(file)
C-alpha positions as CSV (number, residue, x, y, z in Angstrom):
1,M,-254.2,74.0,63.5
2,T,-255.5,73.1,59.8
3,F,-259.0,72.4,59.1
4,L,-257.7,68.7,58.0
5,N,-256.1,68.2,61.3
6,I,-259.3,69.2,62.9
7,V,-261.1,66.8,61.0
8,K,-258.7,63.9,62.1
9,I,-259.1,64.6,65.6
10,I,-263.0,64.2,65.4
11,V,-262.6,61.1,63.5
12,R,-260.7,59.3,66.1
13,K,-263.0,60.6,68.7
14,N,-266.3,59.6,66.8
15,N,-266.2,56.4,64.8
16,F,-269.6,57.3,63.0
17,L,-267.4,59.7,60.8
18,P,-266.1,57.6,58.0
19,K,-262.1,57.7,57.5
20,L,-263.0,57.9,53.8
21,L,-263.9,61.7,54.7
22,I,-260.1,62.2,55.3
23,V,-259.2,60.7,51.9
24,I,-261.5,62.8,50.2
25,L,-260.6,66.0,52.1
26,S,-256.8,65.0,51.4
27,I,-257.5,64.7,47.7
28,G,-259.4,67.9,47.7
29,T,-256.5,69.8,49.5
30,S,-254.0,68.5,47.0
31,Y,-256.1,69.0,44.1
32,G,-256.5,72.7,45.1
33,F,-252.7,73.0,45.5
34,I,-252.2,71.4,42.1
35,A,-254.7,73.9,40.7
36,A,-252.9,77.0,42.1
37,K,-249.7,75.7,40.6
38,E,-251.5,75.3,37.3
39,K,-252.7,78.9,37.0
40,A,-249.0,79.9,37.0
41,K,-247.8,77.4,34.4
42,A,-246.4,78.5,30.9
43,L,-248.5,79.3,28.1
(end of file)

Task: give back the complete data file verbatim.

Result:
C-alpha positions as CSV (number, residue, x, y, z in Angstrom):
1,M,-254.2,74.0,63.5
2,T,-255.5,73.1,59.8
3,F,-259.0,72.4,59.1
4,L,-257.7,68.7,58.0
5,N,-256.1,68.2,61.3
6,I,-259.3,69.2,62.9
7,V,-261.1,66.8,61.0
8,K,-258.7,63.9,62.1
9,I,-259.1,64.6,65.6
10,I,-263.0,64.2,65.4
11,V,-262.6,61.1,63.5
12,R,-260.7,59.3,66.1
13,K,-263.0,60.6,68.7
14,N,-266.3,59.6,66.8
15,N,-266.2,56.4,64.8
16,F,-269.6,57.3,63.0
17,L,-267.4,59.7,60.8
18,P,-266.1,57.6,58.0
19,K,-262.1,57.7,57.5
20,L,-263.0,57.9,53.8
21,L,-263.9,61.7,54.7
22,I,-260.1,62.2,55.3
23,V,-259.2,60.7,51.9
24,I,-261.5,62.8,50.2
25,L,-260.6,66.0,52.1
26,S,-256.8,65.0,51.4
27,I,-257.5,64.7,47.7
28,G,-259.4,67.9,47.7
29,T,-256.5,69.8,49.5
30,S,-254.0,68.5,47.0
31,Y,-256.1,69.0,44.1
32,G,-256.5,72.7,45.1
33,F,-252.7,73.0,45.5
34,I,-252.2,71.4,42.1
35,A,-254.7,73.9,40.7
36,A,-252.9,77.0,42.1
37,K,-249.7,75.7,40.6
38,E,-251.5,75.3,37.3
39,K,-252.7,78.9,37.0
40,A,-249.0,79.9,37.0
41,K,-247.8,77.4,34.4
42,A,-246.4,78.5,30.9
43,L,-248.5,79.3,28.1